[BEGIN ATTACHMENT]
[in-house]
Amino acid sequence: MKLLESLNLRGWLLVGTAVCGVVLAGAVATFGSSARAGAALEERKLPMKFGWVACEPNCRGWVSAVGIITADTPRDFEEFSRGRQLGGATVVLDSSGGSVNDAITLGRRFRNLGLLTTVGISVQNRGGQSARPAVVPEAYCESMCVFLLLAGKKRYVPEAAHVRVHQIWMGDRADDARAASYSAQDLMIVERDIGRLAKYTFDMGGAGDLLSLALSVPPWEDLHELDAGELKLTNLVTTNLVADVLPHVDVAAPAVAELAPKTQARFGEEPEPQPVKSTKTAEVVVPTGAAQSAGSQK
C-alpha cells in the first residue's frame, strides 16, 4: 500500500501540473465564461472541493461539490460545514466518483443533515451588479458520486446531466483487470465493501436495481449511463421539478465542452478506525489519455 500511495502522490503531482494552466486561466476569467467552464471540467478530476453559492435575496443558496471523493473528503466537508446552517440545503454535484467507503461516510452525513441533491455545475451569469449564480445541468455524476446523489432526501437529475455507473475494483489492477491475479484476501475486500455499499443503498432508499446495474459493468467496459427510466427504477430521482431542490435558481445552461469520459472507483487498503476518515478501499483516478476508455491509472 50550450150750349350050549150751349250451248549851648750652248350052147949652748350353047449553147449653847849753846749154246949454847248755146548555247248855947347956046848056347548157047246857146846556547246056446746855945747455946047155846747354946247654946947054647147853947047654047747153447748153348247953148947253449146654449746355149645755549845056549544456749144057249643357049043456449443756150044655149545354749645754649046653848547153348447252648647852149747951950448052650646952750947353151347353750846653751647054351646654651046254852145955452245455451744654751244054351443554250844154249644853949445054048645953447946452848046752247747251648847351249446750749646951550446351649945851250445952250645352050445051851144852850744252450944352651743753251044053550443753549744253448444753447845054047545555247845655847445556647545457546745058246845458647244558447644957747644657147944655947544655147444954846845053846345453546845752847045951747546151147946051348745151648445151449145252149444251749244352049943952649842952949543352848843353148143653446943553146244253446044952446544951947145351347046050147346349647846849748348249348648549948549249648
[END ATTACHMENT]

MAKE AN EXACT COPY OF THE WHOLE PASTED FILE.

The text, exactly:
[in-house]
Amino acid sequence: MKLLESLNLRGWLLVGTAVCGVVLAGAVATFGSSARAGAALEERKLPMKFGWVACEPNCRGWVSAVGIITADTPRDFEEFSRGRQLGGATVVLDSSGGSVNDAITLGRRFRNLGLLTTVGISVQNRGGQSARPAVVPEAYCESMCVFLLLAGKKRYVPEAAHVRVHQIWMGDRADDARAASYSAQDLMIVERDIGRLAKYTFDMGGAGDLLSLALSVPPWEDLHELDAGELKLTNLVTTNLVADVLPHVDVAAPAVAELAPKTQARFGEEPEPQPVKSTKTAEVVVPTGAAQSAGSQK
C-alpha cells in the first residue's frame, strides 16, 4: 500500500501540473465564461472541493461539490460545514466518483443533515451588479458520486446531466483487470465493501436495481449511463421539478465542452478506525489519455 500511495502522490503531482494552466486561466476569467467552464471540467478530476453559492435575496443558496471523493473528503466537508446552517440545503454535484467507503461516510452525513441533491455545475451569469449564480445541468455524476446523489432526501437529475455507473475494483489492477491475479484476501475486500455499499443503498432508499446495474459493468467496459427510466427504477430521482431542490435558481445552461469520459472507483487498503476518515478501499483516478476508455491509472 50550450150750349350050549150751349250451248549851648750652248350052147949652748350353047449553147449653847849753846749154246949454847248755146548555247248855947347956046848056347548157047246857146846556547246056446746855945747455946047155846747354946247654946947054647147853947047654047747153447748153348247953148947253449146654449746355149645755549845056549544456749144057249643357049043456449443756150044655149545354749645754649046653848547153348447252648647852149747951950448052650646952750947353151347353750846653751647054351646654651046254852145955452245455451744654751244054351443554250844154249644853949445054048645953447946452848046752247747251648847351249446750749646951550446351649945851250445952250645352050445051851144852850744252450944352651743753251044053550443753549744253448444753447845054047545555247845655847445556647545457546745058246845458647244558447644957747644657147944655947544655147444954846845053846345453546845752847045951747546151147946051348745151648445151449145252149444251749244352049943952649842952949543352848843353148143653446943553146244253446044952446544951947145351347046050147346349647846849748348249348648549948549249648